Microsoft

Submission + - Microsoft Cuts Vista Price to $66 in China (itworld.com)

narramissic writes: "Microsoft this week cut the retail price of Windows Vista Home Basic in China by 67% — from 1,521 renminbi to 499 renminbi ($65.80). This is a steep discount compared to what users in the U.S. and elsewhere are charged for the software. The reason for the price reduction? Battling piracy, of course. The new pricing 'narrows the price gap between original versions of Microsoft's software and pirated copies,' making it that much easier for consumers to do the right thing."
Google

Submission + - Google shows cell phone prototype to vendors

taoman1 writes: Google Inc. has developed a prototype cell phone that could reach markets within a year, and plans to offer consumers free subscriptions by bundling advertisements with its search engine, e-mail and Web browser software applications, according to a story published Thursday in The Wall Street Journal.
Google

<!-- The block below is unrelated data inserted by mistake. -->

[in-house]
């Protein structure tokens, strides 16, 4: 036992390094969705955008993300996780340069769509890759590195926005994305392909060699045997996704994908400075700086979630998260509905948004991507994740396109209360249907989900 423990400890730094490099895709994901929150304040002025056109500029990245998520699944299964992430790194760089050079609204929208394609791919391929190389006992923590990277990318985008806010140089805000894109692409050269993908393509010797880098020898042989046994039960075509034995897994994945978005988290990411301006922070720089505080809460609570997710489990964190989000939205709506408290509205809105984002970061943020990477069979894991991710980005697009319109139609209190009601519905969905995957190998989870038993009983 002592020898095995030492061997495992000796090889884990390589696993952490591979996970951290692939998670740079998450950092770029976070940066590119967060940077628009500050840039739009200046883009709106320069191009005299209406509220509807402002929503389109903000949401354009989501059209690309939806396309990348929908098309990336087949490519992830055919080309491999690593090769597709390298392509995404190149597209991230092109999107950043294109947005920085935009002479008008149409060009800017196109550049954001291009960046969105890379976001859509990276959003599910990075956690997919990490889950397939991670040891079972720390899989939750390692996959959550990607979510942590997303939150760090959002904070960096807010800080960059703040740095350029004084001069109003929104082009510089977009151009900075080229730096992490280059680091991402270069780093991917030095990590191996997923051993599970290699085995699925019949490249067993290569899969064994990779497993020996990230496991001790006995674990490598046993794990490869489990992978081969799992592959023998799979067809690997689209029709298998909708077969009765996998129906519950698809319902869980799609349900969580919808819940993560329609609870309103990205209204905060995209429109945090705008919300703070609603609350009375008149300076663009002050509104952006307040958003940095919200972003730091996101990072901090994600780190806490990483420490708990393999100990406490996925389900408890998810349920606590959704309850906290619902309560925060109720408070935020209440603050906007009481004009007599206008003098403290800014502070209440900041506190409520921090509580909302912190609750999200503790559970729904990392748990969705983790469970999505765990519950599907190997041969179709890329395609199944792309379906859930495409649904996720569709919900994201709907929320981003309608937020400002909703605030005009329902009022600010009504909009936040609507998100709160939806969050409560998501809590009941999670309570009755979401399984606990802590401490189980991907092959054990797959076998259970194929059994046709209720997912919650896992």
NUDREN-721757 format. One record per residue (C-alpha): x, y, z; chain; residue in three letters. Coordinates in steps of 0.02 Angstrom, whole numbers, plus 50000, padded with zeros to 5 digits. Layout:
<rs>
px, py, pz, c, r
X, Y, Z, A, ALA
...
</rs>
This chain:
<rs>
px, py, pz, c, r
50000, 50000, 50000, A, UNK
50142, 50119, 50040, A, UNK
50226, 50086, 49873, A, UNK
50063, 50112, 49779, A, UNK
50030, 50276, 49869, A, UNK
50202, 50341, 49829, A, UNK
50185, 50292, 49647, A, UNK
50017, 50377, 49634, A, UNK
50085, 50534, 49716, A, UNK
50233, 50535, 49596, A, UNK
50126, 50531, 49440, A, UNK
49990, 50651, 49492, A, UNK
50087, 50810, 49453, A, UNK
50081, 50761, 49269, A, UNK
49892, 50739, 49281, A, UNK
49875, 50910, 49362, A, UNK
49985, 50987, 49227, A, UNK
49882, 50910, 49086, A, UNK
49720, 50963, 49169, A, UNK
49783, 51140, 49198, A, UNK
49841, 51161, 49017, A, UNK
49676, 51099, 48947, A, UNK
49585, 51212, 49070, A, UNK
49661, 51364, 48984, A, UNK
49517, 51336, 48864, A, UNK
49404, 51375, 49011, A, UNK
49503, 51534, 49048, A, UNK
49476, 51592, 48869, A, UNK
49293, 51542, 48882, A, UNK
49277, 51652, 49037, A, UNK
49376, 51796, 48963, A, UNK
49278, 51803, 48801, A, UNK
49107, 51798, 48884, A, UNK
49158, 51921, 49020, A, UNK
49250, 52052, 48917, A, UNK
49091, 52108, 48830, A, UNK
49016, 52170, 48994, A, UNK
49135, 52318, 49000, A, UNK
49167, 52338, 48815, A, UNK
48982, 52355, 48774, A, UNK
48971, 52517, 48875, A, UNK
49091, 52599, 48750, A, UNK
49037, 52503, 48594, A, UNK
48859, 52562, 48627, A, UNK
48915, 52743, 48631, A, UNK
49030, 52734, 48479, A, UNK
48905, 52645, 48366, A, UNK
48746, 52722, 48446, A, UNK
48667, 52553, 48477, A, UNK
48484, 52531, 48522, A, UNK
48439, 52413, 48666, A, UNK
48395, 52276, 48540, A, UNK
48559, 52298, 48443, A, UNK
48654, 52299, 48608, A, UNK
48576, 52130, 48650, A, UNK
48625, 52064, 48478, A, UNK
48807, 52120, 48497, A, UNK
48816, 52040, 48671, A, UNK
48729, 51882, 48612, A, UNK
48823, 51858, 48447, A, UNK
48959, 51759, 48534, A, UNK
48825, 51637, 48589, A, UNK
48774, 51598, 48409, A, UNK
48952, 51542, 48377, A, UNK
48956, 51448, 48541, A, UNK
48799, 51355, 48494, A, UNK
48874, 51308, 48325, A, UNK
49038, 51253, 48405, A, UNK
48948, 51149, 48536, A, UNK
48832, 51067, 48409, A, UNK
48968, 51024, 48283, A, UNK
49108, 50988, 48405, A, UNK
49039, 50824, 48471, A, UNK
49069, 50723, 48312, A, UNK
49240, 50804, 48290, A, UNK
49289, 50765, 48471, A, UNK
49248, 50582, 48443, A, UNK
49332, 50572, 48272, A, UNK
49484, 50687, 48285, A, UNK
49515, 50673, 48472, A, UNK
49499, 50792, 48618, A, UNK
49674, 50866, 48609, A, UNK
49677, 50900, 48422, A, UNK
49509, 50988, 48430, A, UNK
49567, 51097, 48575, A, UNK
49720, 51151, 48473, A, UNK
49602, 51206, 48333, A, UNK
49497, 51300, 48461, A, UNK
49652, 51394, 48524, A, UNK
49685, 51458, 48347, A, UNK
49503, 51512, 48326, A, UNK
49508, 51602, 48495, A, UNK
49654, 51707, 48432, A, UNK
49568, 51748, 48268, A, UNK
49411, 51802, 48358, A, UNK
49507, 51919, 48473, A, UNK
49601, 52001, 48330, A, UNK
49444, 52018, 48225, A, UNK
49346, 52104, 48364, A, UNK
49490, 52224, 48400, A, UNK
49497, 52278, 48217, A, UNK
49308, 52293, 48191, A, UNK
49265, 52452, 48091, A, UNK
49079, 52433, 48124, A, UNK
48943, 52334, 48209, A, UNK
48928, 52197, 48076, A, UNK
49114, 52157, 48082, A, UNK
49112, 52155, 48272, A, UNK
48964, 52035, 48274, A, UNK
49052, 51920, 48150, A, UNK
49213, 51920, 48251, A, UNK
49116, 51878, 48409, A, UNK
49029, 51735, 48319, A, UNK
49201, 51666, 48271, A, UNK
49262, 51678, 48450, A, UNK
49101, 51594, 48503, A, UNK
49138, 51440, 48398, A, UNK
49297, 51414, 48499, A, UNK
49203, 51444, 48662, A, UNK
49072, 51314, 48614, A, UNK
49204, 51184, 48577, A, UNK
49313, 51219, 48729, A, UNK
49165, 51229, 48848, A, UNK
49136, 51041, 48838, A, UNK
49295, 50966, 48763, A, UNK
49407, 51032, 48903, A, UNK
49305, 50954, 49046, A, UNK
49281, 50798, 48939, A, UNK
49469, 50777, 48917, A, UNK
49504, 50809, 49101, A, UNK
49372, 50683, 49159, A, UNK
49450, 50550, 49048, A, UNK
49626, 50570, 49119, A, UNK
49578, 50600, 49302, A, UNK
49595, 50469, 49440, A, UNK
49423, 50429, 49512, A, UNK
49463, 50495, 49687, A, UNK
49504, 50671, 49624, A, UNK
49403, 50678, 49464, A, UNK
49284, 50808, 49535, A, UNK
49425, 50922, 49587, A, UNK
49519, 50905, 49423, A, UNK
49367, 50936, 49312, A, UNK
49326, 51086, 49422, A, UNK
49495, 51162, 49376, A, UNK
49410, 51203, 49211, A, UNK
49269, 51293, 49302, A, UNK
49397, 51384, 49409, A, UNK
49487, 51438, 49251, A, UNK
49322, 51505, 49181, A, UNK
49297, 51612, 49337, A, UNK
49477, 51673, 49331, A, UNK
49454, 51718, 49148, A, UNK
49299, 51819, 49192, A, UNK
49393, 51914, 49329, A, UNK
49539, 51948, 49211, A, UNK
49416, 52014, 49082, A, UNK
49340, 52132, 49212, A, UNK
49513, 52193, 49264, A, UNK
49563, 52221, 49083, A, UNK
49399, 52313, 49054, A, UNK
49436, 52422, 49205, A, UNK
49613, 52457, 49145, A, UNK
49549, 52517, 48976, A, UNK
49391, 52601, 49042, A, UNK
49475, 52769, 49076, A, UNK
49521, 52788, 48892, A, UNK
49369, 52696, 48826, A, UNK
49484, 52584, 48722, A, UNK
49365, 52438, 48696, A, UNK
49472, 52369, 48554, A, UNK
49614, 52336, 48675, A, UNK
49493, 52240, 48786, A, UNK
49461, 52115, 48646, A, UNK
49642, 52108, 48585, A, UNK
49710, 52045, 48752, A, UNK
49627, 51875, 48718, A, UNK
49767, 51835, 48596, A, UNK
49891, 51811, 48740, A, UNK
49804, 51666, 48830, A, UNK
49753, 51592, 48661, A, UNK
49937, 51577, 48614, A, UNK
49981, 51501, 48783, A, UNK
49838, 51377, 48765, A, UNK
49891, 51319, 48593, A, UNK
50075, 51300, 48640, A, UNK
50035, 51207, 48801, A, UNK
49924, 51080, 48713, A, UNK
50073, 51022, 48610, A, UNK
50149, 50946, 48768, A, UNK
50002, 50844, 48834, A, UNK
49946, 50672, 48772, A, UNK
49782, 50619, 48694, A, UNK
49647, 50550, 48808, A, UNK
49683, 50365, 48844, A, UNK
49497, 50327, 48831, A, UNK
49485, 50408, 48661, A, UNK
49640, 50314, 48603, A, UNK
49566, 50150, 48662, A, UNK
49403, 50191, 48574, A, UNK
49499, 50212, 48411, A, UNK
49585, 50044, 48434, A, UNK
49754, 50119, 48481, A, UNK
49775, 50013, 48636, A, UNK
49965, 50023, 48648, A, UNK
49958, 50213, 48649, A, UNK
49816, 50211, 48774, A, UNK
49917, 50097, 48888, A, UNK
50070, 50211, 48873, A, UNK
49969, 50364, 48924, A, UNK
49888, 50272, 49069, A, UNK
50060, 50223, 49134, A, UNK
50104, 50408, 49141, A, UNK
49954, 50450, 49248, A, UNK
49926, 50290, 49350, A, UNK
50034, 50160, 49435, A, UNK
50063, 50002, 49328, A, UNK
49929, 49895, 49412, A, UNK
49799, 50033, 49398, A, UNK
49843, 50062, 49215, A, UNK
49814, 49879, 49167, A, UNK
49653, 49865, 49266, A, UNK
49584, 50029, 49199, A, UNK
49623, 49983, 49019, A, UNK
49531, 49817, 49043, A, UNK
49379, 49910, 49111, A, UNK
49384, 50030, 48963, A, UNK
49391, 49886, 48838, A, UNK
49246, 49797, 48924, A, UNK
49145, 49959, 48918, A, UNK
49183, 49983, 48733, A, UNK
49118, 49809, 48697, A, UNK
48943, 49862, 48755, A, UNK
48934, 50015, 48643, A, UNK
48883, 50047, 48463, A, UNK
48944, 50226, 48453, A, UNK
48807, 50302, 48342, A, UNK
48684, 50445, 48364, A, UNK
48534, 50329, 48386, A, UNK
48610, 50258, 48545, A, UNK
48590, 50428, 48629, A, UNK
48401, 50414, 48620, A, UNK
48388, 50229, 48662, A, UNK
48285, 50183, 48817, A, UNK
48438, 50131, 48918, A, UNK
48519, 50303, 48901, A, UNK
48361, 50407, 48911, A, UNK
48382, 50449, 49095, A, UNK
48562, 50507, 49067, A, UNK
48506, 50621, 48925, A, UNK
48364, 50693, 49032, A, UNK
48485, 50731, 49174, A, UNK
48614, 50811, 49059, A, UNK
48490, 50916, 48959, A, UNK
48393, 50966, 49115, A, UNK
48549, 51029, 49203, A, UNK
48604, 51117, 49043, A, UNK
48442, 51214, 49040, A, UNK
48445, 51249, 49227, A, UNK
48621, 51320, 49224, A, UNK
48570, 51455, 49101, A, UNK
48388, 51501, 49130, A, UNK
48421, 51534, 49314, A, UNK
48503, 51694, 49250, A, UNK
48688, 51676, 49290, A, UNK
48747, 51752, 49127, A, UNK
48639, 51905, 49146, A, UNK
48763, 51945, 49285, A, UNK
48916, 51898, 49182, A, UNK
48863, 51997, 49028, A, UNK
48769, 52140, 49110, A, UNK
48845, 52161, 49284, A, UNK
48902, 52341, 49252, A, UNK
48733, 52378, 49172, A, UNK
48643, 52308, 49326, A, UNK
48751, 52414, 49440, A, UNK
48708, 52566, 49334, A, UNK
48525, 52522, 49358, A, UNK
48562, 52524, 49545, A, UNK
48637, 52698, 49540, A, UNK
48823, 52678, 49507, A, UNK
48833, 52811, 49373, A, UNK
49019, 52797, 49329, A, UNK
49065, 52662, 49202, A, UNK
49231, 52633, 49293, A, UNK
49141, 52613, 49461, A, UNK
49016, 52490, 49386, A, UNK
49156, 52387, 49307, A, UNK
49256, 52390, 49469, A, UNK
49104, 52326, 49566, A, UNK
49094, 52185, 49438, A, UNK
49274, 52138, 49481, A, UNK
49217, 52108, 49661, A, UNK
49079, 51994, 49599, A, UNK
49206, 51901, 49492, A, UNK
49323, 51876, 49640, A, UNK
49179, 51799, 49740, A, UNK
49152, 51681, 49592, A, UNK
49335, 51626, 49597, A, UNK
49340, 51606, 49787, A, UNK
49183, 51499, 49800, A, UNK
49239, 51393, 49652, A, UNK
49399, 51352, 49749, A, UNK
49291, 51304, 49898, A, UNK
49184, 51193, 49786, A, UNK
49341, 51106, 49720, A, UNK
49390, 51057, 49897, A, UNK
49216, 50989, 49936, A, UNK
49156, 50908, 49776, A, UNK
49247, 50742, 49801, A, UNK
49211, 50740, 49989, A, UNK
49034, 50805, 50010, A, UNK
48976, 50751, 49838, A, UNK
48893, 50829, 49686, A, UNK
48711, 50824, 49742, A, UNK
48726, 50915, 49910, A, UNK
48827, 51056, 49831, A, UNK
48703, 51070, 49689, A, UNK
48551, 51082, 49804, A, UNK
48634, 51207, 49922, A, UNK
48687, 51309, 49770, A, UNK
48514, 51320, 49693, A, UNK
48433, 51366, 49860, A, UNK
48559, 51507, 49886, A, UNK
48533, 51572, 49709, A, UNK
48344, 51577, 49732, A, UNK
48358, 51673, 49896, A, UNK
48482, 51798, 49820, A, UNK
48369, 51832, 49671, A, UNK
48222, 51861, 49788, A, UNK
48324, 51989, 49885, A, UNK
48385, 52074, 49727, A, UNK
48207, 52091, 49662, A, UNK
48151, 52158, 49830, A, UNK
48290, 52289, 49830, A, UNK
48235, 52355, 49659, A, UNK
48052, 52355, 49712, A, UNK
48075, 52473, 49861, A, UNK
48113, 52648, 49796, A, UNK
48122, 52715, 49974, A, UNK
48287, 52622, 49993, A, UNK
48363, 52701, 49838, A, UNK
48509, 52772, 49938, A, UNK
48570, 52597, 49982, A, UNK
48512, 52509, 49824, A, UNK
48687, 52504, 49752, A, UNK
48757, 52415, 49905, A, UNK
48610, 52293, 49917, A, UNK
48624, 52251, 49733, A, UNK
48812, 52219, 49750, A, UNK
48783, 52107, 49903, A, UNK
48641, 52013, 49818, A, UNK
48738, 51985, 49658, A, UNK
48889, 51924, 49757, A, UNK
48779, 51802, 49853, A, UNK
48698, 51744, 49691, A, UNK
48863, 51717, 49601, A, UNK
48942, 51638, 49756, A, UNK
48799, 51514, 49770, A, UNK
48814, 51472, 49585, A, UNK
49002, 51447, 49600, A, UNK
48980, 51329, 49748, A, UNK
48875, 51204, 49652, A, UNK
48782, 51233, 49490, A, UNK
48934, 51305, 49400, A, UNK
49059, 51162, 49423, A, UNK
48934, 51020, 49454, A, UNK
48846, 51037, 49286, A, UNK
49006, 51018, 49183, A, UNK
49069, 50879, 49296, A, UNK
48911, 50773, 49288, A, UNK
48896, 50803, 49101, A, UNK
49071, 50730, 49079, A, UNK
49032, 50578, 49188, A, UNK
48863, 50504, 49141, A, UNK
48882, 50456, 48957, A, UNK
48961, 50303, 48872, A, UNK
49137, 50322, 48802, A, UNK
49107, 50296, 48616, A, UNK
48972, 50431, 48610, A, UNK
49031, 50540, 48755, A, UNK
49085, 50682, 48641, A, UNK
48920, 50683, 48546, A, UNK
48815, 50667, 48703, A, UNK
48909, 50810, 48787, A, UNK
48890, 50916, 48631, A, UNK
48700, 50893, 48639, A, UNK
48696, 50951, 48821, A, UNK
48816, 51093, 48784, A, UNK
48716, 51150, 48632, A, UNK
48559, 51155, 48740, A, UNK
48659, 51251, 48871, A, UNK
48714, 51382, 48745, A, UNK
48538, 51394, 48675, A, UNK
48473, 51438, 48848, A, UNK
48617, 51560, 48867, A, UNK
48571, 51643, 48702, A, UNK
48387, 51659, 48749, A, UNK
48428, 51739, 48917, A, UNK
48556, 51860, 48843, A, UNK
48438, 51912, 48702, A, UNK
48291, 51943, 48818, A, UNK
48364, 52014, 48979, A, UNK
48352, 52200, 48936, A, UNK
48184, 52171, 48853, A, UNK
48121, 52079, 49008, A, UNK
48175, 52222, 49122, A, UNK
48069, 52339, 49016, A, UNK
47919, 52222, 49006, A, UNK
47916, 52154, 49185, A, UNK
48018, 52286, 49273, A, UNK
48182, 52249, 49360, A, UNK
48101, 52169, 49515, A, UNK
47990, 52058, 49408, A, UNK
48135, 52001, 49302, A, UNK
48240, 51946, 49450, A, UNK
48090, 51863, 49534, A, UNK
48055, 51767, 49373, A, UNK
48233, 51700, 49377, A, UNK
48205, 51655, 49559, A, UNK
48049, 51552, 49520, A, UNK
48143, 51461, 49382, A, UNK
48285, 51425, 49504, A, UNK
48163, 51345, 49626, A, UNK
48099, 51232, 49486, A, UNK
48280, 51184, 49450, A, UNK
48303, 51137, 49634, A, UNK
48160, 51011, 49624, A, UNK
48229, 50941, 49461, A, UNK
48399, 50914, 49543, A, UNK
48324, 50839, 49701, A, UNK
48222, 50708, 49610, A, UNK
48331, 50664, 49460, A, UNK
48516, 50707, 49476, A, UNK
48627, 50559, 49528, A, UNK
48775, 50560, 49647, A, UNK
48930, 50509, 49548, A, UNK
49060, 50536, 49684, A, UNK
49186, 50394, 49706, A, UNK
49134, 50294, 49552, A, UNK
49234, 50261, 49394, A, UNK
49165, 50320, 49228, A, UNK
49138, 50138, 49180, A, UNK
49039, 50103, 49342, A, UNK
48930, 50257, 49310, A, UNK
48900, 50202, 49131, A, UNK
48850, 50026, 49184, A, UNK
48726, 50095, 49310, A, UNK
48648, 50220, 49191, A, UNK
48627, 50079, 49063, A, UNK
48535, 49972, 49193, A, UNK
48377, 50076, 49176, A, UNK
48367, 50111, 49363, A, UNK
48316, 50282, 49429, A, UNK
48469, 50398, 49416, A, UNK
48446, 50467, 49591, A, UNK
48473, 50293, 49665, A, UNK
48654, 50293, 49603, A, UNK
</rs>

Submission + - Gmail accounts hacked - no response from Google (livejournal.com)

jared51 writes: A few friends have recently had their Gmail accounts hacked, causing immense life complications. With Gmail storing all information (many people have a handy label "Accounts" making life easier) that has ever been emailed, a hijacker can easily move on to eBay, PayPal and credit card accounts to turn the crime into cash. Making matters worse, Google is impossible to contact by human. Hijacked users must contend with an endless series of forms.
Security

Submission + - Firefox and IE still not getting along (heise-security.co.uk)

juct writes: "A new demo shows how Firefox running under Windows XP SP2 can be abused to start applications. For this to work, however, Internet Explorer 7 needs to be installed. This severe security problem promises another round in the "who-is-to-blame-war" between Mozilla and Microsoft. Mozilla currently is leading the race for a patch, as they have one ready in their bugzilla database."